If You Are the Son of God…

21 Aug
Prove It

from Google Images

In Luke 3:22 we find a voice from heaven declaring Jesus to be God’s beloved Son. In Luke 3:23-38 we have Jesus declared as God’s Son through Adam. That is, Jesus is the Son of Man, the Redeemer who was promised in Genesis 3:15, the Messiah who is called the Son of God (Psalm 2:2, 7, 12). I don’t believe Jesus made much of an impression on the folks witnessing his baptism. John, of course, believed and would have had Jesus baptize him and take over his ministry, but Jesus refused (Matthew 3:13-15). It was more important for Jesus to be numbered with the sinners who came to John, than to become the new leader of an already successful ministry.

I find it interesting that, although Mary assisted Elizabeth in the birth of John (Luke 1:39-40, 56), John didn’t know Jesus (John 1:29-34). In fact, John seems astonished at his own ignorance, in that he mentions twice that he didn’t know who the Messiah was! The context, however, probably doesn’t mean John didn’t know who Jesus was, but, rather, he would never have taken Jesus for the Messiah without it being pointed out by God. I believe that this is important to our understanding of Luke 4 and Jesus’ temptations, because, apparently, Jesus had no outward appeal to anyone (Isaiah 53:2). I have argued elsewhere that Satan wasn’t so obvious a tempter that his person would immediately annul any argument he would make. Therefore, he must have come in the persons of others, such as the wild beasts, whom Mark (the writer of Peter’s Gospel)[1] mentions were with Jesus (Mark 1:13). It should, also, be noted that they didn’t know Jesus either and demanded proof of him—“If you are the Son of God…” (Luke 4:3, 9).

Why would Mark mention that wild beasts were with Jesus, unless it was important to the text? Therefore, the term, wild beasts, is probably a metaphor for evil and perhaps even violent men. In Acts 10:12 and 11:6 the term was used to indicate gentiles (those who were unclean), and Paul uses the same term to mean Cretans, whom he characterized as liars (Titus 1:12). Of course, it is often used in the book of Revelation to indicate evil organizations or groups that oppose Christ (see Revelation 11:7; 13:1-4; 17:3). The testing of Jesus, the Son of God (Luke 3:22; 4:1-3), took place in the wilderness (of unbelieving people – Ezekiel 20:35), because the testing of God’s firstborn son, Israel (Exodus 4:22-23; Hosea 11:1), occurred in the wilderness, and the King must be tested as the nation was tested. The nation was tested for 40 years, so Jesus was tested for 40 days—a day for a year (Numbers 14:34).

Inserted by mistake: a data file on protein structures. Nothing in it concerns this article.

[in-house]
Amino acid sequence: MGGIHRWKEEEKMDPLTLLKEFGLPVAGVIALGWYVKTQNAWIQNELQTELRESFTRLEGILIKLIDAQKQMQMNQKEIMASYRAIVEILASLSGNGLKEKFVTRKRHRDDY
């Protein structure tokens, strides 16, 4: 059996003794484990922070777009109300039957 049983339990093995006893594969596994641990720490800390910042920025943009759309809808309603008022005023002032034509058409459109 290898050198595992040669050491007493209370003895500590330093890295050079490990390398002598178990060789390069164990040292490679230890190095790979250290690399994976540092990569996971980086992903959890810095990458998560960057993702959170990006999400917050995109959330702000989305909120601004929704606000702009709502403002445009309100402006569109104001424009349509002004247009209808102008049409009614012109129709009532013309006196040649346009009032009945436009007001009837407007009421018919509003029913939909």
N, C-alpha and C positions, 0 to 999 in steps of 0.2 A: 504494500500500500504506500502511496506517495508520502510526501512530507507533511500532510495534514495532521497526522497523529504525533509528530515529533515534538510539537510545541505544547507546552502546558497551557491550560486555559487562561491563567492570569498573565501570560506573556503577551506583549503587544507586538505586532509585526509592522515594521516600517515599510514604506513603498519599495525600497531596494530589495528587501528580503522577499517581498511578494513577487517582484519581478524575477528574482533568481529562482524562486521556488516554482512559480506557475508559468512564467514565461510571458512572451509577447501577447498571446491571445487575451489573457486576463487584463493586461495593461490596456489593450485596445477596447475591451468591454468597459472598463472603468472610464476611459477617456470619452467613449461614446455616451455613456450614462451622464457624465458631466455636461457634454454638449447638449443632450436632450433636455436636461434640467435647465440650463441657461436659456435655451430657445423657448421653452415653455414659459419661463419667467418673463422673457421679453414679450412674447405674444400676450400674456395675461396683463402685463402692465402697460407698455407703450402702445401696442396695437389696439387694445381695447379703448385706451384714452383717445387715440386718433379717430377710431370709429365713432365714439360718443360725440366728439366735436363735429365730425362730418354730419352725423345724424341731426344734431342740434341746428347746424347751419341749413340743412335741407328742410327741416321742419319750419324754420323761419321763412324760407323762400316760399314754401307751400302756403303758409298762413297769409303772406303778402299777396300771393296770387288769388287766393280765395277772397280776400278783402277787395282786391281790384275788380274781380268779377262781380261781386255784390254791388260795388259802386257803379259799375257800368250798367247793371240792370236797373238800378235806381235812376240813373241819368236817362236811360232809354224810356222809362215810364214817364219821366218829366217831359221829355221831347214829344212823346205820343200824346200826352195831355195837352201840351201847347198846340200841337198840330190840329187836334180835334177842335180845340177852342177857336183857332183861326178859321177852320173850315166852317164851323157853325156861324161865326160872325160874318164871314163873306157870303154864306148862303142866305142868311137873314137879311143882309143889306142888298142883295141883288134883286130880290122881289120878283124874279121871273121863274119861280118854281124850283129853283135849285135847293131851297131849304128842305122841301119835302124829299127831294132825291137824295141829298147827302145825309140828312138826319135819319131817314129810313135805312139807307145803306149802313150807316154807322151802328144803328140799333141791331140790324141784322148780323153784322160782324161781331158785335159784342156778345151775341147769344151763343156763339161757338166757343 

The term, wild beasts, of Mark 1:13 probably refers to several groups of Jews who were also interested in and opposed John’s ministry. For example, the Sadducees and Pharisees at Jerusalem opposed and sought to trap John (John 1:19-24 ;Mark 3:7), and both John and Jesus referred to them as unclean beasts—vipers (Matthew 3:7, 23:29, 33). Certainly, these groups often demanded signs of their own choosing, seeking to force Jesus to validate his claims. They even went as far as denouncing Jesus as the servant of Satan, himself, if Jesus failed to do exactly as they demanded (Luke 11:14-16; cf. Luke 4:9-12).

Not much is said of zealots in the Gospels, but Josephus blames them for being at least one of the causes of Rome’s destruction of the Jewish nation and the Temple at Jerusalem.[2] Nevertheless, they were not only very unpredictable and violent, causing sedition whenever possible (Acts 5:36-37; 21:38), they would certainly have had their own ideas of how the Messiah should act (cf. John 12:34).

The one group would have wanted Jesus to immediately take the reins of government and remove the Roman yoke of bondage. The other would have demanded signs of their own choosing. We might even refer to them as the miracle-a-day group, because Jesus wouldn’t be able to command them to do anything without offering another sign to show that God was behind the whole matter.

It was expected of the coming Messiah—the Prophet who would be like Moses (cf. Deuteronomy 18:15)—that he would be a worker of miracles, like Moses had been. The people cried out for water (Exodus 17:1-2), and Moses brought water out of a rock (Exodus 17:5-6). They cried out for food (Exodus 16:2-3) and Moses gave them manna from heaven (cf. John 6:31). Whatever their hearts lusted after, whether food, clothing, shelter—whatever the need (desire) might be, according to these wild beasts, the Messiah should be able to satisfy their requests. “If you are the Son of God…” (cf. Isaiah 53:2).


[1] See my other blogposts: “Whose is Marks Gospel?” and “Who Wrote Mark’s Gospel?

[2] Josephus: Antiquities of the Jews (20.8.5)

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Posted by on August 21, 2016 in Gospel of Luke


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